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The U.S. Import Price Index rose 2.3 percent in May, following advances of 2.4 percent in April and 3.0 percent in March.
Higher petroleum prices continued to be a major contributor to the advance in overall import prices, increasing 7.8 percent in May after rising 5.9 percent and 9.8 percent, respectively, in the prior two months.
Nonpetroleum prices also increased in May, although the 0.5-percent advance was modest compared to the 1.3-percent increase in April and the 1.2-percent rise in March.
Import prices advanced 17.8 percent over the past year, which was the largest over-the-year rise since the index was first published in September 1982.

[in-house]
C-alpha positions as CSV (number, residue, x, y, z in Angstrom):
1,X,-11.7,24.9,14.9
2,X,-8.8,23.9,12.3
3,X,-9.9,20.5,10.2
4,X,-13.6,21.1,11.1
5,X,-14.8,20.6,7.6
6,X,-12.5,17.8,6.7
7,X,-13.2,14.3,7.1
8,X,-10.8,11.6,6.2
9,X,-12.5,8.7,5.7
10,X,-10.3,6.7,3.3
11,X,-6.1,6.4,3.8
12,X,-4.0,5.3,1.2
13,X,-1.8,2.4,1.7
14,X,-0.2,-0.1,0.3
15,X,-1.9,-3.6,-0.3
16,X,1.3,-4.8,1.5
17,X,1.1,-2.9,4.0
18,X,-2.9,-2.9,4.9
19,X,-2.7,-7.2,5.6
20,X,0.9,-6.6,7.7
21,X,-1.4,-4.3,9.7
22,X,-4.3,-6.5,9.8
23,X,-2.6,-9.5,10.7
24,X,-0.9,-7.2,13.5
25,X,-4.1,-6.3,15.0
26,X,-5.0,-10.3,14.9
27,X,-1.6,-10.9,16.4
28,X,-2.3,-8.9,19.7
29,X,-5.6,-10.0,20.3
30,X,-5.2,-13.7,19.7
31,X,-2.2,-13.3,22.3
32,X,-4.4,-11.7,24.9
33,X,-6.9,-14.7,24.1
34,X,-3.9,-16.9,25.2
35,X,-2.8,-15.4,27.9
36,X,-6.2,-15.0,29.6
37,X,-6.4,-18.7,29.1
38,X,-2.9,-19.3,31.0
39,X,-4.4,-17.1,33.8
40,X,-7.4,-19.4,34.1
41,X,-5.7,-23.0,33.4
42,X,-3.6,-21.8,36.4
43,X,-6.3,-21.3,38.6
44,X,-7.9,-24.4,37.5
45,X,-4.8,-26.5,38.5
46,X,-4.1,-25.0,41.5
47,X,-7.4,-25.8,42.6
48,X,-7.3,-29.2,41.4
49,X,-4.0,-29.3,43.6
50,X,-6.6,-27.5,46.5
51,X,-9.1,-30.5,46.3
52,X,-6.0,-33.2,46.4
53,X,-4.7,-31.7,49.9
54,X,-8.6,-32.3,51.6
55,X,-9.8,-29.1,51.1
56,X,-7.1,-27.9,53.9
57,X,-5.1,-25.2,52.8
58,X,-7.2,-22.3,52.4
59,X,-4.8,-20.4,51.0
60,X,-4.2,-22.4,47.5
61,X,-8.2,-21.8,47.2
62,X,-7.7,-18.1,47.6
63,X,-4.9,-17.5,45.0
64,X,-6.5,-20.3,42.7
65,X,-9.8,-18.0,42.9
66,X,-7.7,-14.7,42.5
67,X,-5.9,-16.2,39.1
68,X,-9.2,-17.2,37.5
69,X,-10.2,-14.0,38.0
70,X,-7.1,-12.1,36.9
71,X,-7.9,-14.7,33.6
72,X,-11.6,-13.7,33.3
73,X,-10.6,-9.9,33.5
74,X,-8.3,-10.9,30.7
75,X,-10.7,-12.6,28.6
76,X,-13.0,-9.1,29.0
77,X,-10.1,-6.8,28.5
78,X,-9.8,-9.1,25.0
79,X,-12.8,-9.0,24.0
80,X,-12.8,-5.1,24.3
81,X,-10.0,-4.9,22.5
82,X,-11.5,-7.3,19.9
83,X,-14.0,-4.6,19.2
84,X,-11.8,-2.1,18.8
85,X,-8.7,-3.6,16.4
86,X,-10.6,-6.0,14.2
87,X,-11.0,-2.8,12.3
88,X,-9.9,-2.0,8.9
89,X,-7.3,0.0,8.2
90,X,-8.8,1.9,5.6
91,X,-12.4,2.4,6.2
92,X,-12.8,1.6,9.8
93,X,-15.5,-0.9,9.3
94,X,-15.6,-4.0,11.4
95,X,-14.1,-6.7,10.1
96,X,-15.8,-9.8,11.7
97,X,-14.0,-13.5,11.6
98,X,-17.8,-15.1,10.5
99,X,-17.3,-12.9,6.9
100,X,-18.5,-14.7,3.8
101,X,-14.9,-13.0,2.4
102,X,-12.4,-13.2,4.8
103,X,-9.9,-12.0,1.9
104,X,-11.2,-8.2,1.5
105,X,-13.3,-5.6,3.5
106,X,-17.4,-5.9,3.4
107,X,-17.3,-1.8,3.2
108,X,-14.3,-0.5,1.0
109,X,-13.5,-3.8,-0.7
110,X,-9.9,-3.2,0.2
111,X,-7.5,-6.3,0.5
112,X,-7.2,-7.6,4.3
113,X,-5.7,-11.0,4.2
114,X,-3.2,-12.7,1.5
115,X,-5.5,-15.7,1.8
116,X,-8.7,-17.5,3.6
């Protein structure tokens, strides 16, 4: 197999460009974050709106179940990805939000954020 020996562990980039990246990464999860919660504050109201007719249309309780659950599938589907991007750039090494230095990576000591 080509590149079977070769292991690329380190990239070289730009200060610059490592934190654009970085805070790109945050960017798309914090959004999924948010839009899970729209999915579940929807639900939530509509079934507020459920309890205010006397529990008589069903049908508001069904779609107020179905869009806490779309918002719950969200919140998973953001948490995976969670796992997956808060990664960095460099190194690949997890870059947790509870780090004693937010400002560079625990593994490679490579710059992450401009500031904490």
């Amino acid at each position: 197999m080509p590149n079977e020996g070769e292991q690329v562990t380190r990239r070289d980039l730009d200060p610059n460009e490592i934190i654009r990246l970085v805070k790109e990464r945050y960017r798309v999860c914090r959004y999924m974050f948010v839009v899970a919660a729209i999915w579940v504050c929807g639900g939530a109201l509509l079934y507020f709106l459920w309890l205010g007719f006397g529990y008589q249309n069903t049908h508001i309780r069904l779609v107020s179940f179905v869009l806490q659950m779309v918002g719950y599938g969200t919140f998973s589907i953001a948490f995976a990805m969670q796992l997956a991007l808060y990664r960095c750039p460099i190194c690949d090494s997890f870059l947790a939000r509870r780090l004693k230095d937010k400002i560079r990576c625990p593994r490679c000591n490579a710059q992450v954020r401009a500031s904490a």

These data are from the BLS International Price program. Import price data are subject to revision. Learn more in "U.S. Import and Export Price Indexes -- May 2008," (PDF) (HTML) news release USDL 08-0789.
Bureau of Labor Statistics, U.S. Department of Labor, The Economics Daily, Import prices, May 2008 at https://www.bls.gov/opub/ted/2008/jun/wk2/art05.htm (visited March 21, 2023).